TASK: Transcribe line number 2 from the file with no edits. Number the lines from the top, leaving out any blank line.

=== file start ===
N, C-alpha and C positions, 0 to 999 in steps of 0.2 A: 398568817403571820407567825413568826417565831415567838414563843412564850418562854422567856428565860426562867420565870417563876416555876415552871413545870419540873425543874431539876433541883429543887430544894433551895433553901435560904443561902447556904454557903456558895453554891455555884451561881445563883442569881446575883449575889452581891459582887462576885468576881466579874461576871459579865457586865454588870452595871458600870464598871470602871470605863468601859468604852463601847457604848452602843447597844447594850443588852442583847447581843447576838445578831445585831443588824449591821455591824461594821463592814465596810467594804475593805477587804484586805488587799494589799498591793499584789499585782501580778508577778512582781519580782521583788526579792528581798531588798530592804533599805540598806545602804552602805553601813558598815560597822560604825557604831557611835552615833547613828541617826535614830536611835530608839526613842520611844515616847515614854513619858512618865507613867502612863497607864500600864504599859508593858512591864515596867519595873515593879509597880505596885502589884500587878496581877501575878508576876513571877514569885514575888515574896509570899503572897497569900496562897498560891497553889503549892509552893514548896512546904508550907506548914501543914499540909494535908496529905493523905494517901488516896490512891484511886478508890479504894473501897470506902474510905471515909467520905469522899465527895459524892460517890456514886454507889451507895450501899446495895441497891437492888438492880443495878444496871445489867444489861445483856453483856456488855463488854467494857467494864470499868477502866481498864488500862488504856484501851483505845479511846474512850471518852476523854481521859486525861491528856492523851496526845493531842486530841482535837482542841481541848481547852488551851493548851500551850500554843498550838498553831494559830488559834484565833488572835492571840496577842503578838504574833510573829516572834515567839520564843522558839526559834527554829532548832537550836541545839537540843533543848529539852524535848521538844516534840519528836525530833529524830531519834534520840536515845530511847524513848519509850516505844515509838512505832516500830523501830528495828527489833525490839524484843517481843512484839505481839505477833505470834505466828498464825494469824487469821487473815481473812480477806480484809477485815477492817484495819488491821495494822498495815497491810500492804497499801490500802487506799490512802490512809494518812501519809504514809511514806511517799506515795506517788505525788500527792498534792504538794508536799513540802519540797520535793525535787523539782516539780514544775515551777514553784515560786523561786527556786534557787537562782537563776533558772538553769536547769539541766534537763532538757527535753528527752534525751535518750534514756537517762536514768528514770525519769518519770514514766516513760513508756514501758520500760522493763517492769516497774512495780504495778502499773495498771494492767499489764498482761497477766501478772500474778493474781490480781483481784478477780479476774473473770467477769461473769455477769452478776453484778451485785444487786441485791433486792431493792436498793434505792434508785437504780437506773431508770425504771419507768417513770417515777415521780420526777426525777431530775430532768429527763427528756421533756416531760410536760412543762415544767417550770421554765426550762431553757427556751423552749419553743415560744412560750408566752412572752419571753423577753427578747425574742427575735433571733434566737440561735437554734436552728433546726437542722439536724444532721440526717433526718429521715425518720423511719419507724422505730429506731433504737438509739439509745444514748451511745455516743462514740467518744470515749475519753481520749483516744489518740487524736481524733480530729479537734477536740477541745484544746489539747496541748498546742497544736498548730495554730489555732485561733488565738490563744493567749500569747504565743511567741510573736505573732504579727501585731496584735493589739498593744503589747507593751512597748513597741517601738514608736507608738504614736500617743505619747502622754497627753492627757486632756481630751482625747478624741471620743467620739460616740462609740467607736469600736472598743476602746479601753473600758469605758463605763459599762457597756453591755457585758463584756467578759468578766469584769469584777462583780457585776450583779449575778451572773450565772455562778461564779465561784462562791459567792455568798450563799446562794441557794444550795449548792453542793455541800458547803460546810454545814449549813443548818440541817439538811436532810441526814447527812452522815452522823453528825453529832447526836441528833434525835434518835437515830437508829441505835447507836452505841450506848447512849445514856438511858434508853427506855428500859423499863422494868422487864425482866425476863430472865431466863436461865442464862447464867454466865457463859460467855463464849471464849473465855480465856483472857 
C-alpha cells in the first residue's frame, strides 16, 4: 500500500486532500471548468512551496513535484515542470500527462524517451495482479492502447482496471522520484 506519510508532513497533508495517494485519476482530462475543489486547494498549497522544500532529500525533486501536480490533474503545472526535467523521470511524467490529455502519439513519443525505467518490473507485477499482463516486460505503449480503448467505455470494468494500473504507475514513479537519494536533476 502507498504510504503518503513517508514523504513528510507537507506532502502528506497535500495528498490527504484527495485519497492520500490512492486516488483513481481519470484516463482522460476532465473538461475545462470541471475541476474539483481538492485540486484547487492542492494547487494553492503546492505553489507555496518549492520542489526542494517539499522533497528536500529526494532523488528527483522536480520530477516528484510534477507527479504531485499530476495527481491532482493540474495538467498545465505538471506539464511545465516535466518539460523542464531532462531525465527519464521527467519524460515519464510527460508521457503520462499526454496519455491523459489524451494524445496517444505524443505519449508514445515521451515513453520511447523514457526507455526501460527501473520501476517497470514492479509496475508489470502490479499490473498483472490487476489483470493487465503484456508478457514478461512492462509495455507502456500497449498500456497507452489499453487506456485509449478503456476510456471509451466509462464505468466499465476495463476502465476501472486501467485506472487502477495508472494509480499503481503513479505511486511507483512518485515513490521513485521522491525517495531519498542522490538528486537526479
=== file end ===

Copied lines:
C-alpha cells in the first residue's frame, strides 16, 4: 500500500486532500471548468512551496513535484515542470500527462524517451495482479492502447482496471522520484 506519510508532513497533508495517494485519476482530462475543489486547494498549497522544500532529500525533486501536480490533474503545472526535467523521470511524467490529455502519439513519443525505467518490473507485477499482463516486460505503449480503448467505455470494468494500473504507475514513479537519494536533476 502507498504510504503518503513517508514523504513528510507537507506532502502528506497535500495528498490527504484527495485519497492520500490512492486516488483513481481519470484516463482522460476532465473538461475545462470541471475541476474539483481538492485540486484547487492542492494547487494553492503546492505553489507555496518549492520542489526542494517539499522533497528536500529526494532523488528527483522536480520530477516528484510534477507527479504531485499530476495527481491532482493540474495538467498545465505538471506539464511545465516535466518539460523542464531532462531525465527519464521527467519524460515519464510527460508521457503520462499526454496519455491523459489524451494524445496517444505524443505519449508514445515521451515513453520511447523514457526507455526501460527501473520501476517497470514492479509496475508489470502490479499490473498483472490487476489483470493487465503484456508478457514478461512492462509495455507502456500497449498500456497507452489499453487506456485509449478503456476510456471509451466509462464505468466499465476495463476502465476501472486501467485506472487502477495508472494509480499503481503513479505511486511507483512518485515513490521513485521522491525517495531519498542522490538528486537526479